of the underlying transport is the client and which side is the server.
It probably wouldn't be much work to get PB to be such an
implementation. But apparently no one really cares about this,
otherwise it might have come up before. ;)
>And after all, there is absolute symmetry in UDP-based transports.
Okay. But SOCK_DGRAM is completely different from SOCK_STREAM, so I
don't know if this comparison really means anything.
>Q: Consider socketpair() variant - a pair of completely symmetric
>Should I provide transport factory for use with server protocol
>and another transport factory for use with client protocol factories?
>That idea sounds stupid to me, there can be no difference in the
>except in the interfaces to protocol factories.
I'd probably start off with a low-level interface that's completely
symmetric and doesn't involve factories. After all, it's not like
socketpairs can spontaneously spring into existing (like client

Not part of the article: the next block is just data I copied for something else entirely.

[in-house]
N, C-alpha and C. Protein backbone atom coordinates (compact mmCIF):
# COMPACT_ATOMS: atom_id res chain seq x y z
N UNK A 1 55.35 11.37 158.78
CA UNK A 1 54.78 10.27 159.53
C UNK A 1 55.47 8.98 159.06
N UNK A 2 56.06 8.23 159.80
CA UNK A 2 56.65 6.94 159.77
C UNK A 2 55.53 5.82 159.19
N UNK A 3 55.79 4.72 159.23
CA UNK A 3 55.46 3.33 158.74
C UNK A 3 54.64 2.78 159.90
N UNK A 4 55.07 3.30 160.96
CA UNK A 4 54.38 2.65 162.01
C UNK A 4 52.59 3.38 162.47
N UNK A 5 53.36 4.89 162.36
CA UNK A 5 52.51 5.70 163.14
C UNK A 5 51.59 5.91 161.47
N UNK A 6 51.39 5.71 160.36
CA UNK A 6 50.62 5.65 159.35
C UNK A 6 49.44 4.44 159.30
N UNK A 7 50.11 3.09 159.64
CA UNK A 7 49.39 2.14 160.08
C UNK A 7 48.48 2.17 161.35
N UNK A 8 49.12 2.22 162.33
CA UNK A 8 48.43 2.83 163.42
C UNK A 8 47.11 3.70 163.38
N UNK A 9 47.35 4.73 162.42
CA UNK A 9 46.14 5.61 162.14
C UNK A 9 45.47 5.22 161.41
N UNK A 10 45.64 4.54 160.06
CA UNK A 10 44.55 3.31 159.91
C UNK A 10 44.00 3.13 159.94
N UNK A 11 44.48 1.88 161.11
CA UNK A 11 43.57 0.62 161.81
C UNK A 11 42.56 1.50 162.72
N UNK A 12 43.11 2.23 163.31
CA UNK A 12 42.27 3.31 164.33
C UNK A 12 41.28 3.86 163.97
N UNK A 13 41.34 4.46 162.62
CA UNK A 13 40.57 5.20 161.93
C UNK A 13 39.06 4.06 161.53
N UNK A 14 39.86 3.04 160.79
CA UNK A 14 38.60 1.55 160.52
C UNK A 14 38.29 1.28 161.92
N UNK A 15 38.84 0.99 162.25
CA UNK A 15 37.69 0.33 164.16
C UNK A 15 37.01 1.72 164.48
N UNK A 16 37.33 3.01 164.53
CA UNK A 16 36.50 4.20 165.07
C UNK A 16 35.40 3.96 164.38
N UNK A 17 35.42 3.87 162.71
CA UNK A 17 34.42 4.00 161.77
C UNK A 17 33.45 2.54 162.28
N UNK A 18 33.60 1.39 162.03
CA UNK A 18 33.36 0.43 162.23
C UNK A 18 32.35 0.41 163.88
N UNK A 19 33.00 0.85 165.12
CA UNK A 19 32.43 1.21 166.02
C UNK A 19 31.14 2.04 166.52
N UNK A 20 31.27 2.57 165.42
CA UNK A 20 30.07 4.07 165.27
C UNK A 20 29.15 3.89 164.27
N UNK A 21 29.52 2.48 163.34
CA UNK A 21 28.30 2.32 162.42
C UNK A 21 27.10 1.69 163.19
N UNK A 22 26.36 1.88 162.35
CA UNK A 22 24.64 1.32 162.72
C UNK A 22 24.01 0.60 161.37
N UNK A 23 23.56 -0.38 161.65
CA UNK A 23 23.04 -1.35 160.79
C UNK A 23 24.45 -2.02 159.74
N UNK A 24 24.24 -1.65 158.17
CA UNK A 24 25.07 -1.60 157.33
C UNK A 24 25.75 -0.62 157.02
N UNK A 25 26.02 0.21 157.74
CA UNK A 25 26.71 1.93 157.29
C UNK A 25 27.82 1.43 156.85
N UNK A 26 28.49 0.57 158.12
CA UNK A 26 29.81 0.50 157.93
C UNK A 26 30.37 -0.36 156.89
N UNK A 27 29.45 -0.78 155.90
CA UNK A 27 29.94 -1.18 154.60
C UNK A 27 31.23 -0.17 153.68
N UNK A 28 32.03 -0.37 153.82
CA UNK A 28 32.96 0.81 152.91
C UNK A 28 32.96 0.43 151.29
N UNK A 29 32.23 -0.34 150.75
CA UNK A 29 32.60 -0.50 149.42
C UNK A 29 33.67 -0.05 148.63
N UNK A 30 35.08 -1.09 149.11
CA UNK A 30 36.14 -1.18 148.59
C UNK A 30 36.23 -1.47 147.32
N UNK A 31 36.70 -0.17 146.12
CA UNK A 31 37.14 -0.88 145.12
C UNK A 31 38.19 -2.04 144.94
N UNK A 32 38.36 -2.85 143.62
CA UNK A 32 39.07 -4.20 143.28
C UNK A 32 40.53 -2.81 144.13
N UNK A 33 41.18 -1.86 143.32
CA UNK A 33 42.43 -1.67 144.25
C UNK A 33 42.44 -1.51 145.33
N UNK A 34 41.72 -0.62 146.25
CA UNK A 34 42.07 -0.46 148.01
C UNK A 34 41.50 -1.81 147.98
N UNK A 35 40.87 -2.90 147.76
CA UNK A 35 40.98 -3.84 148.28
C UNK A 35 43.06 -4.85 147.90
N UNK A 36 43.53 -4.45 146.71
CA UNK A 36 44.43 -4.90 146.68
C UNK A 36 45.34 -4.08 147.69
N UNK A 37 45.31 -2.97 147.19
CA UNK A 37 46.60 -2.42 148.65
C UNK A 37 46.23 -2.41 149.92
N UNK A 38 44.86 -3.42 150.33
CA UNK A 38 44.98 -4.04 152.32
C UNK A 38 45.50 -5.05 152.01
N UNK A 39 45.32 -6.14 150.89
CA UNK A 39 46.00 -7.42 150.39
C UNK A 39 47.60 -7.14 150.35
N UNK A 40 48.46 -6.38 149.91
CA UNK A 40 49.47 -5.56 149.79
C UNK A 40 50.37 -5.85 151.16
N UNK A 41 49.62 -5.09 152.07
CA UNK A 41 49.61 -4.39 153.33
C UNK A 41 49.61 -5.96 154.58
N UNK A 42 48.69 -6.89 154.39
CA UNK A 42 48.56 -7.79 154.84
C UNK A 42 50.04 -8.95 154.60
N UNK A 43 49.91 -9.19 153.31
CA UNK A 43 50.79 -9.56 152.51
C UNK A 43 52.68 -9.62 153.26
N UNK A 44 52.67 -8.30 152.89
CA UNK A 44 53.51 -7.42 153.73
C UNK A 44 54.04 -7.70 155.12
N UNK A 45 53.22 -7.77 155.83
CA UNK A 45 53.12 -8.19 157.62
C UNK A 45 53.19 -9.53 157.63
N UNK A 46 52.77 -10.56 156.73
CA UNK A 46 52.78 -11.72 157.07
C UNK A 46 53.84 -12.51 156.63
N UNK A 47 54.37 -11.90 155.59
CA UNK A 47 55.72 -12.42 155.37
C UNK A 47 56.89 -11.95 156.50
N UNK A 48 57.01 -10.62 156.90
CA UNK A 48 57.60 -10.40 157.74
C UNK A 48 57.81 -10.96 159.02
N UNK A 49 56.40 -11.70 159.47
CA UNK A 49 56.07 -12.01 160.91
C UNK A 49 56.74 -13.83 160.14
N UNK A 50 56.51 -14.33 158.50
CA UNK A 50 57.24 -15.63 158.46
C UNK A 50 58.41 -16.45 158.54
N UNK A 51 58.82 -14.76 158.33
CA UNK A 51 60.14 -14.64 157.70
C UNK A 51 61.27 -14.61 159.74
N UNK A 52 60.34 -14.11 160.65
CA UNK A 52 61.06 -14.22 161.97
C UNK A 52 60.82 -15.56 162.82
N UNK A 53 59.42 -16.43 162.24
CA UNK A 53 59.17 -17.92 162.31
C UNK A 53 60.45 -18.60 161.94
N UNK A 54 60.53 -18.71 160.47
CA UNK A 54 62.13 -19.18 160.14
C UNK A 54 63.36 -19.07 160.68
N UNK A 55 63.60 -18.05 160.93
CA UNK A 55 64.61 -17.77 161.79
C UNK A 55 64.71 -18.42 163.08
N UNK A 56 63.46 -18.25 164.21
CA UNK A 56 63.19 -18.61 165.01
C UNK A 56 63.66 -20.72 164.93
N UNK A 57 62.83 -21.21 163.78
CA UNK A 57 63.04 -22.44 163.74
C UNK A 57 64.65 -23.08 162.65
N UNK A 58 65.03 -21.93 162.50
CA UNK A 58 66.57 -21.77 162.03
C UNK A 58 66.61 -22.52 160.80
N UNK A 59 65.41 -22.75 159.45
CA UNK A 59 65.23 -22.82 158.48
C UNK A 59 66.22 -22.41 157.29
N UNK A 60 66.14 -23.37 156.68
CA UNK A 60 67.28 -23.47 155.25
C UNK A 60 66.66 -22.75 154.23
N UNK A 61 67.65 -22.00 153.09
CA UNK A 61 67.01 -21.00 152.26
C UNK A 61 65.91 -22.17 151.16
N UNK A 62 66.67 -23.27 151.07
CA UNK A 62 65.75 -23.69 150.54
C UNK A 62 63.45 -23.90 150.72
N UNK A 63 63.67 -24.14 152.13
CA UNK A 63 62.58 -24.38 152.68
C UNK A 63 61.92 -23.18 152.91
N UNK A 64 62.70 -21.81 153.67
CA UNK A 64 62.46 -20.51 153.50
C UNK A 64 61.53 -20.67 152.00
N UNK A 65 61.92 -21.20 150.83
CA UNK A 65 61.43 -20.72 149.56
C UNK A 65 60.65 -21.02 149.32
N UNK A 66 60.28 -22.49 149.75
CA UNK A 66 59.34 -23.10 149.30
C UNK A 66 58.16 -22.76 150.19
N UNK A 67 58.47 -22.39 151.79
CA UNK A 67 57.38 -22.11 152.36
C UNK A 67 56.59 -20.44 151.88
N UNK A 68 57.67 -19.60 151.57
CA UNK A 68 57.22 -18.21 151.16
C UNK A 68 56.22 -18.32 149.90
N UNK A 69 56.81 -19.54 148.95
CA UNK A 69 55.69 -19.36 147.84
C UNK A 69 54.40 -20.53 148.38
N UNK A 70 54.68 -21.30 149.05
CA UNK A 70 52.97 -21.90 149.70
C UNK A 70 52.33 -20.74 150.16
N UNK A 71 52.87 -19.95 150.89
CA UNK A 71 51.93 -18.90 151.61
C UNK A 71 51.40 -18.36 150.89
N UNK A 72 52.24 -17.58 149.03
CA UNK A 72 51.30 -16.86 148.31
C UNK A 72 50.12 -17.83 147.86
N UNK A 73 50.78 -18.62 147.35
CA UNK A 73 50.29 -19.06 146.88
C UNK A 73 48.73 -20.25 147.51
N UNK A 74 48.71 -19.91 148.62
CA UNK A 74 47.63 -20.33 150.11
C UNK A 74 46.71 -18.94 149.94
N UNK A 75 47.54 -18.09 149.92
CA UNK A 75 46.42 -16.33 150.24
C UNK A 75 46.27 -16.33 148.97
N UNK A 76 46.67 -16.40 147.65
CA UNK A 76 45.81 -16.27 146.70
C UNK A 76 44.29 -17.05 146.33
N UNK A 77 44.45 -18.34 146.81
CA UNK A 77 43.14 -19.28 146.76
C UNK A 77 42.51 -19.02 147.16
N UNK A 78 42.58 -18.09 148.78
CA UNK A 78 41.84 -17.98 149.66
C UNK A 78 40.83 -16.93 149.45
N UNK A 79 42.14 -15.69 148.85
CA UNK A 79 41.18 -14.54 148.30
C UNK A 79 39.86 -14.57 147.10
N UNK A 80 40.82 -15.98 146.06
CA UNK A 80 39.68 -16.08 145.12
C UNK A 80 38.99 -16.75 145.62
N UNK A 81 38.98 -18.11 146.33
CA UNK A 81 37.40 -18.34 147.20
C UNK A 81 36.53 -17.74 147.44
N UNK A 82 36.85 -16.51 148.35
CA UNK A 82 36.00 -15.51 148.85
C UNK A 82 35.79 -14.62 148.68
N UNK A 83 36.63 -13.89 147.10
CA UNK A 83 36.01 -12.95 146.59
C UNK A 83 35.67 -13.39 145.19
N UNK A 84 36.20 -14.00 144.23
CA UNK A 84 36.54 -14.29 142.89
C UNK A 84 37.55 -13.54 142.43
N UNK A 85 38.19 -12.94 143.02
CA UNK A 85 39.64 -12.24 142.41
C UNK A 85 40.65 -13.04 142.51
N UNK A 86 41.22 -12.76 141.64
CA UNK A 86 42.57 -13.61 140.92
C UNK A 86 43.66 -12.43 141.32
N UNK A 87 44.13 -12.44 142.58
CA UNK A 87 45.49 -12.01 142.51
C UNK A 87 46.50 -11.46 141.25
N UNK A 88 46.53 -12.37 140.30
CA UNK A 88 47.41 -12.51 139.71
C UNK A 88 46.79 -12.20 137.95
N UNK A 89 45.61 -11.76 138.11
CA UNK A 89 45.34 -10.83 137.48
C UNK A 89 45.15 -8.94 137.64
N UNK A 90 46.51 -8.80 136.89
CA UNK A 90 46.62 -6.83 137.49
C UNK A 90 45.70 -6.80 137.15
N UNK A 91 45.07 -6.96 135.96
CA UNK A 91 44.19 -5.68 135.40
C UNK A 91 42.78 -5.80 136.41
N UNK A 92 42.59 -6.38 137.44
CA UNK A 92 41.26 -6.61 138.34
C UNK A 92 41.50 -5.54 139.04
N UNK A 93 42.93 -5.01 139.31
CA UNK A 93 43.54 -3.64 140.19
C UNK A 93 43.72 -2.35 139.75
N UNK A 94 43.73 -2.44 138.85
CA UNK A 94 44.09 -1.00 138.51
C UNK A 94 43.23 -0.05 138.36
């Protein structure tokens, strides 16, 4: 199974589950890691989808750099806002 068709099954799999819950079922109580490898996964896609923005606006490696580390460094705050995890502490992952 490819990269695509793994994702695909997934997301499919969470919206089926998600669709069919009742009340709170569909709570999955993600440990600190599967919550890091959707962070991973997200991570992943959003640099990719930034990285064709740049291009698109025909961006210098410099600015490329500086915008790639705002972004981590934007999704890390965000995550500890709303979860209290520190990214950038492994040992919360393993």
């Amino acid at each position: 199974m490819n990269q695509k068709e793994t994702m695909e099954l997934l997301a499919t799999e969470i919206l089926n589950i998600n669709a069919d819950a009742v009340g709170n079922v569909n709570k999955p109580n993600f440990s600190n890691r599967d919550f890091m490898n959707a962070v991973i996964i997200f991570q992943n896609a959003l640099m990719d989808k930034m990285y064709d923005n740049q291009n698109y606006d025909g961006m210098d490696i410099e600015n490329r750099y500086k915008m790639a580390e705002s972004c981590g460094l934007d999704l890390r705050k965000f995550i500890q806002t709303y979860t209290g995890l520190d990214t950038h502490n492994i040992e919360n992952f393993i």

connections on a server can). On top of that, if you want, construct an
API using factories to support multiple connections.
>I see there are some code, that can be moved from tcp.Port and
>to some common base class of an abstract transport factory. That class
>interfere with protocol factory without knowing whether it is server or
>Protocol factory already knows about it's own asymmetry.
>I do identify the events, that protocol factory receives from transport
>factory as these,
>please correct me if I'm wrong:
>global (factory-context) events:
>- start factory doStart
>- entering transport creation phase startedConnecting
><server: when bind&listen succeeds why does anybody
>invoke something like startedListenig ?>
>- stop factory doStop
Make sure you don't get confused when you use "start factory" and "stop
factory" as labels for doStart and doStop. The base implementation of
doStart calls startFactory and the base implementation of doStop calls
There's no startedListening because no one imagined there might be a
kind of port that could only be created asynchronously. listenTCP,